The highest honor — the Overall Excellence Award — was presented to R·torso·C of Tokyo, Japan. This award is given to a project that demonstrates excellence in concrete innovation and technology.
This house is in central Tokyo on a 710-square-foot lot and belongs to a married couple who share a passion for architecture and art. When they found a rare corner lot, they wanted to build a unique home “towards the sky” to capture a feeling of vastness on a small site with large openings facing upward.
Chamfered corners provide a view to the sky from the interior and also for the people outside. There is an audiovisual room in the basement, and a gallery and a Japanese room on the first floor. Functionality was prioritized on the second floor with a very small living room, dining room, kitchen and bathroom.
“Concrete has been and still is the main material used for the structure of contemporary architecture worldwide, a trend I believe will continue for a while,” noted Yasuhiro Yamashita of Atelier Tekuto Co.
The ACI Excellence in Concrete Construction Awards were created to honor the visions of the most creative projects in the concrete industry, while providing a platform to recognize concrete innovation, technology and excellence across the globe. To participate in the Excellence Awards, projects had to have won at a local ACI Chapter level and submitted by that chapter or chosen by one of ACI’s international partners.
An independent panel of industry professionals judged projects and selected winners. The winning projects this year were:
Repair & Restoration
First Place: Market Street parking garage restoration in Wichita, Kansas
The Market Street Parking Garage in downtown Wichita was so deteriorated that the city had barricaded the entrances and condemned the structure for three years. Rather than tearing it down, city officials determined a rehabilitation was feasible and it would save the city millions of dollars. As the work progressed, repairs went far beyond the superficial. Ultimately the job involved replacing whole structural components, including concrete columns, beams and floor slabs.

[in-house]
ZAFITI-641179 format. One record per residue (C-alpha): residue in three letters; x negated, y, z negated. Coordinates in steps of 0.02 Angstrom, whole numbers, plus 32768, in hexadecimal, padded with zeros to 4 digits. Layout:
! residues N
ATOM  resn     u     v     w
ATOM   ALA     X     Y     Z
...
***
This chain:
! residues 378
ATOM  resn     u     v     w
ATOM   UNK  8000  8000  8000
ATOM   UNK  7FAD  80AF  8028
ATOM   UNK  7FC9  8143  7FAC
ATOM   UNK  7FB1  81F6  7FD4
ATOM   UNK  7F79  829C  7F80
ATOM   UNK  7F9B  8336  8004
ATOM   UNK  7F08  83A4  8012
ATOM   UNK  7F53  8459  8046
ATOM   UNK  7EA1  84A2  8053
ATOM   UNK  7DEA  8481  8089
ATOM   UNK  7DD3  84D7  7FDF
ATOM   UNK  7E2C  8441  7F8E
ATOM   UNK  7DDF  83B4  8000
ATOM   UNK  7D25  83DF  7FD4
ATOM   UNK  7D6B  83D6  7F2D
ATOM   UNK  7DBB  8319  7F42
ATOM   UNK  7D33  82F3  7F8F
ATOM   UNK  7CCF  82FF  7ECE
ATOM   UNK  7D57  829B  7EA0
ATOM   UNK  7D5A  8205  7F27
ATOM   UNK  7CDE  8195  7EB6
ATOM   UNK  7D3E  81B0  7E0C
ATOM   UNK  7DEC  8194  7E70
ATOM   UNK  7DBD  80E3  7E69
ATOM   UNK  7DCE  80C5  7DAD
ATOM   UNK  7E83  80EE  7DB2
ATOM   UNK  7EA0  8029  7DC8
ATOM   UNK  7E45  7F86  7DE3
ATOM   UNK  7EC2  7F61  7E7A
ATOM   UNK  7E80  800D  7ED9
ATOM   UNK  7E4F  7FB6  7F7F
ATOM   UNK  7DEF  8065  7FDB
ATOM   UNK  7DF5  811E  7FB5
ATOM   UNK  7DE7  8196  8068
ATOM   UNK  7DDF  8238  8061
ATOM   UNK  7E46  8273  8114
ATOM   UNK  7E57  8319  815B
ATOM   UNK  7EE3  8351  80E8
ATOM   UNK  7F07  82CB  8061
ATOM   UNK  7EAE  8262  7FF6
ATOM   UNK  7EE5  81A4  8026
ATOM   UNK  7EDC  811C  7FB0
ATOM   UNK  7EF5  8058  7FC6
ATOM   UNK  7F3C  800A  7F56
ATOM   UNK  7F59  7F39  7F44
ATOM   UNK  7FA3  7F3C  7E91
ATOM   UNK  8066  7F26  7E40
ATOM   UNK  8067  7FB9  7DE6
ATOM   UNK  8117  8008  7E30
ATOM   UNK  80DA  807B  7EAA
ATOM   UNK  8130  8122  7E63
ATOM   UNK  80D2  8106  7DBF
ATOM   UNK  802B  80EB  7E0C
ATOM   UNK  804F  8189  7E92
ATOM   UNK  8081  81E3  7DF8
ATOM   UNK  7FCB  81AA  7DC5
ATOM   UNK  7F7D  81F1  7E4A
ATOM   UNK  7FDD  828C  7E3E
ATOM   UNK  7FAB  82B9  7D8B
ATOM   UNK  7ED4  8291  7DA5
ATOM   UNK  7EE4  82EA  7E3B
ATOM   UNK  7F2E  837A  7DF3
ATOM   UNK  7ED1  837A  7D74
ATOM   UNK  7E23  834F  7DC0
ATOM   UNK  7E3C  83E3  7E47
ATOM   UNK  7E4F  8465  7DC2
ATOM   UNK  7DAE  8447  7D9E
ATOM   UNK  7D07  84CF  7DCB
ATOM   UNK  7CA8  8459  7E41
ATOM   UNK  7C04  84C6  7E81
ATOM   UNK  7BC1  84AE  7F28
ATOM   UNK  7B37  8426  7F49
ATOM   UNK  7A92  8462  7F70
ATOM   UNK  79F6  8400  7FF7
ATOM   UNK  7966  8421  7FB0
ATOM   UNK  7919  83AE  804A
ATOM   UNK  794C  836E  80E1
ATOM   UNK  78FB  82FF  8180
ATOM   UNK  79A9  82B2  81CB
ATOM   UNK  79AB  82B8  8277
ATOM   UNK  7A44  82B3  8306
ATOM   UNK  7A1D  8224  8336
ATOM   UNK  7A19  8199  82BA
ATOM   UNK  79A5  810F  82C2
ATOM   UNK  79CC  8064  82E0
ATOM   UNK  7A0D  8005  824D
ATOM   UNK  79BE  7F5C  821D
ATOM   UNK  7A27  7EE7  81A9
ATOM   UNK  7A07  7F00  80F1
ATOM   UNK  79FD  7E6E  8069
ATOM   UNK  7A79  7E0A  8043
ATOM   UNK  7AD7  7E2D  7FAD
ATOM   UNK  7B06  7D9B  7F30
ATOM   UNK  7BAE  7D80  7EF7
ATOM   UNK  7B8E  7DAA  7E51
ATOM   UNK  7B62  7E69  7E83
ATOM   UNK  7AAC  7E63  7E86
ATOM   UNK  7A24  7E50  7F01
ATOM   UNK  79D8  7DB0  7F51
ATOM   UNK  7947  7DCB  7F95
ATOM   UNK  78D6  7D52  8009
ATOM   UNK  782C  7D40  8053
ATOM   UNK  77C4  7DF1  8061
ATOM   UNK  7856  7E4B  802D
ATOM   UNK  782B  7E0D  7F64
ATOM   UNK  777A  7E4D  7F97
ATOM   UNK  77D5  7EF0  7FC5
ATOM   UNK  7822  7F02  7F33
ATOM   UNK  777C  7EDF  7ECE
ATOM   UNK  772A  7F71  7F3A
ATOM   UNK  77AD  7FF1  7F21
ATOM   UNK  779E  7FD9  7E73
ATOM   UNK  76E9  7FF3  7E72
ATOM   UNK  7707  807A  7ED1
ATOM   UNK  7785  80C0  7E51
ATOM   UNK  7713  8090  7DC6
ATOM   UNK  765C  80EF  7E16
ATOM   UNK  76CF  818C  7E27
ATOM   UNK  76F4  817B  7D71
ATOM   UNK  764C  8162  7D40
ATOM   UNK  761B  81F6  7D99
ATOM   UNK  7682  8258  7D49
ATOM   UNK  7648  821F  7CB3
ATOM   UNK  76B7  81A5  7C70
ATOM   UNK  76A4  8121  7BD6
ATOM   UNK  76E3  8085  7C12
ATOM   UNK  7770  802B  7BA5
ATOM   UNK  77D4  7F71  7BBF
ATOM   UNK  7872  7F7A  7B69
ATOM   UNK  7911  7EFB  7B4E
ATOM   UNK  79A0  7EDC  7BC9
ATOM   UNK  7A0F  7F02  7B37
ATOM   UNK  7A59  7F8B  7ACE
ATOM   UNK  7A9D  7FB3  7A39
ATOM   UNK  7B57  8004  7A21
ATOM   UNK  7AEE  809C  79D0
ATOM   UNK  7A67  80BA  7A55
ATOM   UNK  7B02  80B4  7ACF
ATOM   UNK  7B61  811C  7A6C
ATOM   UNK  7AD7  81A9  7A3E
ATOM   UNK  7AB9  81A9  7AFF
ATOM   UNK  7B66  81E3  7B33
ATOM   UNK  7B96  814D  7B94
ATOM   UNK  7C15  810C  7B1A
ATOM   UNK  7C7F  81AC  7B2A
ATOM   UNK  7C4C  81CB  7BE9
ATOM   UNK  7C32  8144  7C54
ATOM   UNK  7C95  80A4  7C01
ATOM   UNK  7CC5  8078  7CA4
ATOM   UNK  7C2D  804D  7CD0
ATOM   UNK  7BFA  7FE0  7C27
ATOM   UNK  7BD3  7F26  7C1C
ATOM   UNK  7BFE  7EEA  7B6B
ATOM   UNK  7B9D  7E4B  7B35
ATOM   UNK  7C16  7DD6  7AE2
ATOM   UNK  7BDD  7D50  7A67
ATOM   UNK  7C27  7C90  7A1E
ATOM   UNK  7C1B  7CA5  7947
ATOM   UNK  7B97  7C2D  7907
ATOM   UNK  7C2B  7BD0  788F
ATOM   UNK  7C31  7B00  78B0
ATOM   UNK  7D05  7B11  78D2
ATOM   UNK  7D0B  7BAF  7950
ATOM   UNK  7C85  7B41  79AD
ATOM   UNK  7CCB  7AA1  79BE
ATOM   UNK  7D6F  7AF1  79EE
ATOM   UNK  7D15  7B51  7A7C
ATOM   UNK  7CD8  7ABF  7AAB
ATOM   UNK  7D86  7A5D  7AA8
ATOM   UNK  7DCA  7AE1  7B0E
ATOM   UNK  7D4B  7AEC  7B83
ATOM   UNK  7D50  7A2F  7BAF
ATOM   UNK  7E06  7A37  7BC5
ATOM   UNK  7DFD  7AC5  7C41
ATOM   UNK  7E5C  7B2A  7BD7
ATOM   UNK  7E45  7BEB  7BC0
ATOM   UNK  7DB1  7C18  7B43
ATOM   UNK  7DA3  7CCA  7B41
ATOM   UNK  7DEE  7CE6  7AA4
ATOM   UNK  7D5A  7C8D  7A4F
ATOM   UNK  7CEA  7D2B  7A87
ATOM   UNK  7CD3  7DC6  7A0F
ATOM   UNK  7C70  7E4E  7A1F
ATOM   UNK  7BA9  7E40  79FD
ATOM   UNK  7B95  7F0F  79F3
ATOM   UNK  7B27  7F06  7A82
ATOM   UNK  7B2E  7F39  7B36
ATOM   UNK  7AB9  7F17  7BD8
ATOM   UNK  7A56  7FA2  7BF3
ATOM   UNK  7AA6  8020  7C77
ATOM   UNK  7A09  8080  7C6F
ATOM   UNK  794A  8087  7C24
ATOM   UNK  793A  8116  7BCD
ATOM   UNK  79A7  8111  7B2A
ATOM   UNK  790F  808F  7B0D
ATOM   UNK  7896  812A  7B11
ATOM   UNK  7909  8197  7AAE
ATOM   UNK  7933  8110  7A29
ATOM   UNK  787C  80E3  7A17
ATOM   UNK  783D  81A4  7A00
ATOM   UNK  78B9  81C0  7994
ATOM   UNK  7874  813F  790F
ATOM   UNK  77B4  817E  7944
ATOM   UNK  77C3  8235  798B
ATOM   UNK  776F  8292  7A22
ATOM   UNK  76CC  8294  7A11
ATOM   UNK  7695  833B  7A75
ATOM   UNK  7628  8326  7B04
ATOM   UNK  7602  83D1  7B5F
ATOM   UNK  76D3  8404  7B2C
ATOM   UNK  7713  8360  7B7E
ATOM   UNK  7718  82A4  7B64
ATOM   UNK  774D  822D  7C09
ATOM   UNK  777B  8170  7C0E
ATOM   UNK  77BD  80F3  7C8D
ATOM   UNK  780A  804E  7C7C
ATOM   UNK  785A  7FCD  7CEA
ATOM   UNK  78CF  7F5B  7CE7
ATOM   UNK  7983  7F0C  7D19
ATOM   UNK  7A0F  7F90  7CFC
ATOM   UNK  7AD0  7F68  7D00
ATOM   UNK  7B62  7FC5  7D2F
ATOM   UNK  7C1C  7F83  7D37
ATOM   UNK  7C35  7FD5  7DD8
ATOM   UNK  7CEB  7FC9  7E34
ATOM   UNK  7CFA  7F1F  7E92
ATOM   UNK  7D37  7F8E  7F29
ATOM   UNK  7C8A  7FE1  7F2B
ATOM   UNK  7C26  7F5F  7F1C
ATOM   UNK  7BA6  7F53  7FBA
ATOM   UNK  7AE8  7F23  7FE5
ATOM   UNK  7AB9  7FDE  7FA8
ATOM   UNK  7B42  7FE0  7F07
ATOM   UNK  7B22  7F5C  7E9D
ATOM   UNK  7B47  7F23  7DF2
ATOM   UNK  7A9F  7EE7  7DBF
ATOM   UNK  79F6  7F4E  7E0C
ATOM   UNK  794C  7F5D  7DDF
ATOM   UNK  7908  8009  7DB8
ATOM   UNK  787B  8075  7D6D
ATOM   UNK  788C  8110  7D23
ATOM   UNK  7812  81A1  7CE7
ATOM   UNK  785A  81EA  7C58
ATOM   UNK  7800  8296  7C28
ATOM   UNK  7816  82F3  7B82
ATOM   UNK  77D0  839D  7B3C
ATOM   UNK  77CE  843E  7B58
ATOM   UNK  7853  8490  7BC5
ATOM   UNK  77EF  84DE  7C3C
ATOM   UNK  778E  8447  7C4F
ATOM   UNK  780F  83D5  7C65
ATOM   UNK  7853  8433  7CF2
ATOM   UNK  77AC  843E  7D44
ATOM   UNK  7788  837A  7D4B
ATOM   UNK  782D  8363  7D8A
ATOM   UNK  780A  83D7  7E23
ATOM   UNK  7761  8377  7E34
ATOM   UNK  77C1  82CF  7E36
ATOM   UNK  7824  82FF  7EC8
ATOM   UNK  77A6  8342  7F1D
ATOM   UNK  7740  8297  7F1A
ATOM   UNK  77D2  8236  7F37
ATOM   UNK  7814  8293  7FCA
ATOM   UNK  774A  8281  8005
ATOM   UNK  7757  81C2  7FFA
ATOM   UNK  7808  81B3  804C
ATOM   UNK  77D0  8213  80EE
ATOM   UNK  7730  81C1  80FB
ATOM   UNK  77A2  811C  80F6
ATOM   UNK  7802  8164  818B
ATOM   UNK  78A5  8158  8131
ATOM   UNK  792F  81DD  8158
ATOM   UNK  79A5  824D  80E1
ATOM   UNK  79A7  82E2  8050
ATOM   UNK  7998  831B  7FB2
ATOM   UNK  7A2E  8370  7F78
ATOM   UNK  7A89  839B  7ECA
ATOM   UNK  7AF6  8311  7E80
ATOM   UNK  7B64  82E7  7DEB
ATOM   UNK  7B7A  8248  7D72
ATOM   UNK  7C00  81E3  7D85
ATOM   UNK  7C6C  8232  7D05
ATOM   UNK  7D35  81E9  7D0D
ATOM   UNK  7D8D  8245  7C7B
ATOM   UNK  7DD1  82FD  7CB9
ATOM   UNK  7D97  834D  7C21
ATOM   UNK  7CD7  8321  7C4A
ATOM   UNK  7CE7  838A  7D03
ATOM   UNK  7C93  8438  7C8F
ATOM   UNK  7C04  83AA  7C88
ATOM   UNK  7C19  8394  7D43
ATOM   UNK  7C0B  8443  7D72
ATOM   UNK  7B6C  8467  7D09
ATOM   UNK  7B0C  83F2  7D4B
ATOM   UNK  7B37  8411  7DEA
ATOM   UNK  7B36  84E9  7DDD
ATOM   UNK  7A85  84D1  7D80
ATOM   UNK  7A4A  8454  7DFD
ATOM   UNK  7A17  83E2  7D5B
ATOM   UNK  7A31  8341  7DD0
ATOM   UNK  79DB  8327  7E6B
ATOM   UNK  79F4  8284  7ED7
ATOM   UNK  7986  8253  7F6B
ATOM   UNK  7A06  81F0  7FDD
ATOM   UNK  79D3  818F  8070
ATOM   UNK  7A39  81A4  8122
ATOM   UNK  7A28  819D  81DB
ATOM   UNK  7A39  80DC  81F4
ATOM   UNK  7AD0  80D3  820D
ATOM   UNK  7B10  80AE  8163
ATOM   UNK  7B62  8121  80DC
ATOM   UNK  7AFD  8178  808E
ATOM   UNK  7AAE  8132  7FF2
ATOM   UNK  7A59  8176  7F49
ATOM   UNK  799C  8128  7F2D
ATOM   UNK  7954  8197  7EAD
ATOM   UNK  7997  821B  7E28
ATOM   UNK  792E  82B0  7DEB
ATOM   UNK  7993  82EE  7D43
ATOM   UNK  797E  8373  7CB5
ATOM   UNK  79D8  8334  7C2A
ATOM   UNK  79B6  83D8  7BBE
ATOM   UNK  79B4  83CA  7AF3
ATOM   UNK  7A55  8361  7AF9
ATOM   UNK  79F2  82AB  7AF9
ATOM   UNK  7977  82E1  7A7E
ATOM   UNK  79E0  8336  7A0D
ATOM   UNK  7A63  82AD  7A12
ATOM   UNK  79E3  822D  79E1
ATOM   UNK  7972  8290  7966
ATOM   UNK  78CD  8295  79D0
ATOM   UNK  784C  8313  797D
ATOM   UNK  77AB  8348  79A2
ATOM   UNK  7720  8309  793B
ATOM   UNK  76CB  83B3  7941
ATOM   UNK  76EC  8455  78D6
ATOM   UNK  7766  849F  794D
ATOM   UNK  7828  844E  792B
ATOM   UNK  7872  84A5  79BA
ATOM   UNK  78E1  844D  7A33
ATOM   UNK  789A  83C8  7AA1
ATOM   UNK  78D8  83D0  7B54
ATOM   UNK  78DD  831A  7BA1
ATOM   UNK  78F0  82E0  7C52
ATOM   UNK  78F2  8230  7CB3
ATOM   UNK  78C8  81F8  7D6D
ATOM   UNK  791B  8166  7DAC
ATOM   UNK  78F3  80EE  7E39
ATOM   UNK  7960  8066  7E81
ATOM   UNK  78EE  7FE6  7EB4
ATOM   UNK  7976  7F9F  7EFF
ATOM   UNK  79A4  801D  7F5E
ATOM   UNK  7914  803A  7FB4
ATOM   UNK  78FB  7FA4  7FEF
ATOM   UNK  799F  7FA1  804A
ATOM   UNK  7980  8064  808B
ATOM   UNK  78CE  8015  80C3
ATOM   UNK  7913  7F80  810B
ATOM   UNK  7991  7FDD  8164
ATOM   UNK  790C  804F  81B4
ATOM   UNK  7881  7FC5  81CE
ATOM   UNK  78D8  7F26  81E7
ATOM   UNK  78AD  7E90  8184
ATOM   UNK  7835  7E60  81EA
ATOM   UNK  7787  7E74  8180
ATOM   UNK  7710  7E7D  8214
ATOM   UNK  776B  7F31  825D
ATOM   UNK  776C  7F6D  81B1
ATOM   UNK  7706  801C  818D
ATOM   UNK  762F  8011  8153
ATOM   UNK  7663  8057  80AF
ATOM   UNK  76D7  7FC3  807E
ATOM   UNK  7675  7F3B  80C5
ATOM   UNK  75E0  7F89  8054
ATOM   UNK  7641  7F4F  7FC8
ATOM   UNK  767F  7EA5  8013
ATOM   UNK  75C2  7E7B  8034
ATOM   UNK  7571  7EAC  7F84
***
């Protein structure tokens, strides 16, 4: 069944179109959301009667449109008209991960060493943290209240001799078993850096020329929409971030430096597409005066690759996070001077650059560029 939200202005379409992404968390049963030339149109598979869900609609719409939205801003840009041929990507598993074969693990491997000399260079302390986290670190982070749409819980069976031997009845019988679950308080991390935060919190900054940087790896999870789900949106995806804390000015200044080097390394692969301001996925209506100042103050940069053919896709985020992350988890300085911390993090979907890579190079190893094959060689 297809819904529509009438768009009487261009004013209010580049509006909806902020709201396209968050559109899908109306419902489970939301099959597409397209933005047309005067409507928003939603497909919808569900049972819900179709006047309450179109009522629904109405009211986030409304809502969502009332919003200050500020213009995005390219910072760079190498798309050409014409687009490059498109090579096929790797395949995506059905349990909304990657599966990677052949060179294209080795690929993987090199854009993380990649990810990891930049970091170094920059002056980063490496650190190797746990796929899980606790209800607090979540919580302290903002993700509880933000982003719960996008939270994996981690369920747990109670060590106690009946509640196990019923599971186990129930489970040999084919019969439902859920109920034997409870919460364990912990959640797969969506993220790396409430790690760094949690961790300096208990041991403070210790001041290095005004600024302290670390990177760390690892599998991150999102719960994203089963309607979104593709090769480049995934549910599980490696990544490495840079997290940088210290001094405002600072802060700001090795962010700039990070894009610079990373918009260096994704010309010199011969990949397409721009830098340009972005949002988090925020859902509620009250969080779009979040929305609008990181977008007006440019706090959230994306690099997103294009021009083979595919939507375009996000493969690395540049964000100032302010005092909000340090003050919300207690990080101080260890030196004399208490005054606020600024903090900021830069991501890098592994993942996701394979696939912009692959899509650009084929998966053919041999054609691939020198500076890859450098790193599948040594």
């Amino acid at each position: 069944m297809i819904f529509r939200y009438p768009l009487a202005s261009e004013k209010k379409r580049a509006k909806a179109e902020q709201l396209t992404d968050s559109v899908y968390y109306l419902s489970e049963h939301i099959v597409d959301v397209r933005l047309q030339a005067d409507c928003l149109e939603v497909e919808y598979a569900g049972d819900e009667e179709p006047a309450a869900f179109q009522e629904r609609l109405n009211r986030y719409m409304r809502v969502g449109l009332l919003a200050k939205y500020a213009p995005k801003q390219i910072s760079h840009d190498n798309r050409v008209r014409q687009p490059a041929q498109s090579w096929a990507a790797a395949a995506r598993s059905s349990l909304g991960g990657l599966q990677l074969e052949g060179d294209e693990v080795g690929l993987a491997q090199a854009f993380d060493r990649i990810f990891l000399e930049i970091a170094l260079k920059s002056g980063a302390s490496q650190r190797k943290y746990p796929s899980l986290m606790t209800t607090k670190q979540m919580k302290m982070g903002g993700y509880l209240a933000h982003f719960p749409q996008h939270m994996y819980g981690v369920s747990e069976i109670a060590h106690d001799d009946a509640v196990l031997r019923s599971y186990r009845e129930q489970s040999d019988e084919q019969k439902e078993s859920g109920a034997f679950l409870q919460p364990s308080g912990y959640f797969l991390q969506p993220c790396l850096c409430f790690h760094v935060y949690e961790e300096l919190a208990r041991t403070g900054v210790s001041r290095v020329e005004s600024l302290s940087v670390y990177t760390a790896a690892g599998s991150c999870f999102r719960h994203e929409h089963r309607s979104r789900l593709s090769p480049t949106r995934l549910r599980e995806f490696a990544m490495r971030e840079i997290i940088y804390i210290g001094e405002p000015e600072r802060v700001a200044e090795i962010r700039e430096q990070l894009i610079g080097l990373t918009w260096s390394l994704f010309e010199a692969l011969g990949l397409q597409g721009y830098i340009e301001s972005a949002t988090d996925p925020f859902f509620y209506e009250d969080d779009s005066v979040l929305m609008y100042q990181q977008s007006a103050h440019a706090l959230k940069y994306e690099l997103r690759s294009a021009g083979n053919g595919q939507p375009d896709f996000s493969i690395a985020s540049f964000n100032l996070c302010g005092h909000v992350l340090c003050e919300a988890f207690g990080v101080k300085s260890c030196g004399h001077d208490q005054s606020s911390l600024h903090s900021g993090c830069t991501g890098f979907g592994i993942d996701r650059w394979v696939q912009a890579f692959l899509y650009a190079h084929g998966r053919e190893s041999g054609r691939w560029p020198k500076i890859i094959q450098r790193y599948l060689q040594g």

It took 12 months and more than 1,750 cubic yards of concrete to bring the garage back to life and reclaim 550 parking spots. Through this project, the city of Wichita demonstrated its commitment to sustainable construction practices by reusing existing resources and being good stewards of community funds.
Project Team Members: Owner: City of Wichita, Kansas; Architect: Law Kingdon Architecture; Engineering Firm: Krudwig Structural Engineers; General and Concrete Contractor: Martin K. Eby Construction Co.; Concrete Supplier: Concrete Materials Co.
First Place: Embassy Lake Terraces in Karnataka, India
Embassy Lake Terraces is spread across 14.5 acres with nine “twisted” towers that orient the condominiums to offer spectacular views to the nearby Hebbal and Nagavara lakes. Five of the towers have two basements, a ground level, and 22 upper levels twisted at the 13th level, which also serves as the sky deck level. This level has been designed as an active zone with a jogging track, yoga center, water bodies, landscapes and a gym. The other four towers have two basements, a ground level, and 11 upper levels.
The slab system for the apartment floors is a wall and slab system. At the 13th level where buildings twist by 30 degrees, slabs are post-tensioned voided transfer slabs. This unique solution of voided slabs with post-tensioning has added a clean soffit at the sky deck levels, which are landscaped for occupants to enjoy the best view of the lakes.
Project Team Members: Owner: Embassy Group; Architect: Andy Fisher Workshop; Engineer: Innotech Engineering Consult Private Ltd.
First Place: Denver International Airport – Hotel TransitCenter in Denver, Colorado